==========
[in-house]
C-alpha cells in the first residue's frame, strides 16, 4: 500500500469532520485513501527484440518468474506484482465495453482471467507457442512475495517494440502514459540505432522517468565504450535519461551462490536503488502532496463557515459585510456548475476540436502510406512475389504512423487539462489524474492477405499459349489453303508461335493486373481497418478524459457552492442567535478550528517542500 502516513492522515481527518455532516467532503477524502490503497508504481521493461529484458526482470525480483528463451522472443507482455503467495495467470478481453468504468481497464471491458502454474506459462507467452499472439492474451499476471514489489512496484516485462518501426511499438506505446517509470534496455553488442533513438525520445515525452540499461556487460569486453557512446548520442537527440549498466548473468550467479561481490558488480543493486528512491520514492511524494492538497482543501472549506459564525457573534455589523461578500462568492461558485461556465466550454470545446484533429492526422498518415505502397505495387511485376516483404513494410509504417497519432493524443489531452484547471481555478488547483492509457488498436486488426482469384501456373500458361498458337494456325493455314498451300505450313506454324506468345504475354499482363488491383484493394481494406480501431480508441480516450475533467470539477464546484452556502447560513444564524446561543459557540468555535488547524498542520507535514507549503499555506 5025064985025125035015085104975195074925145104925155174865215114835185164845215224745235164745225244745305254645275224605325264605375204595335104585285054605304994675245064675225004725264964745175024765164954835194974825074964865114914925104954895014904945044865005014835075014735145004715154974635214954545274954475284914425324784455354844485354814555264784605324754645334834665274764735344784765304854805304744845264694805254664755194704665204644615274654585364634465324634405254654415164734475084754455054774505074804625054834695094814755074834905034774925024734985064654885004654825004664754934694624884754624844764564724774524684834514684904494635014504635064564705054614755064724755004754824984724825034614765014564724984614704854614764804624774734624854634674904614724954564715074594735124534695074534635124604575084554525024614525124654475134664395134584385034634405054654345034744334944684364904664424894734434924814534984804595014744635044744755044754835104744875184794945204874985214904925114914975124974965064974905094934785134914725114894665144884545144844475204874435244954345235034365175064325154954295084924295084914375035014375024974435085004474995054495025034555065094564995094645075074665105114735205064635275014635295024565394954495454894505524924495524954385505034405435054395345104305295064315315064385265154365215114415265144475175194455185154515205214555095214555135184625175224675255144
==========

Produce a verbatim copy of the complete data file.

[in-house]
C-alpha cells in the first residue's frame, strides 16, 4: 500500500469532520485513501527484440518468474506484482465495453482471467507457442512475495517494440502514459540505432522517468565504450535519461551462490536503488502532496463557515459585510456548475476540436502510406512475389504512423487539462489524474492477405499459349489453303508461335493486373481497418478524459457552492442567535478550528517542500 502516513492522515481527518455532516467532503477524502490503497508504481521493461529484458526482470525480483528463451522472443507482455503467495495467470478481453468504468481497464471491458502454474506459462507467452499472439492474451499476471514489489512496484516485462518501426511499438506505446517509470534496455553488442533513438525520445515525452540499461556487460569486453557512446548520442537527440549498466548473468550467479561481490558488480543493486528512491520514492511524494492538497482543501472549506459564525457573534455589523461578500462568492461558485461556465466550454470545446484533429492526422498518415505502397505495387511485376516483404513494410509504417497519432493524443489531452484547471481555478488547483492509457488498436486488426482469384501456373500458361498458337494456325493455314498451300505450313506454324506468345504475354499482363488491383484493394481494406480501431480508441480516450475533467470539477464546484452556502447560513444564524446561543459557540468555535488547524498542520507535514507549503499555506 5025064985025125035015085104975195074925145104925155174865215114835185164845215224745235164745225244745305254645275224605325264605375204595335104585285054605304994675245064675225004725264964745175024765164954835194974825074964865114914925104954895014904945044865005014835075014735145004715154974635214954545274954475284914425324784455354844485354814555264784605324754645334834665274764735344784765304854805304744845264694805254664755194704665204644615274654585364634465324634405254654415164734475084754455054774505074804625054834695094814755074834905034774925024734985064654885004654825004664754934694624884754624844764564724774524684834514684904494635014504635064564705054614755064724755004754824984724825034614765014564724984614704854614764804624774734624854634674904614724954564715074594735124534695074534635124604575084554525024614525124654475134664395134584385034634405054654345034744334944684364904664424894734434924814534984804595014744635044744755044754835104744875184794945204874985214904925114914975124974965064974905094934785134914725114894665144884545144844475204874435244954345235034365175064325154954295084924295084914375035014375024974435085004474995054495025034555065094564995094645075074665105114735205064635275014635295024565394954495454894505524924495524954385505034405435054395345104305295064315315064385265154365215114415265144475175194455185154515205214555095214555135184625175224675255144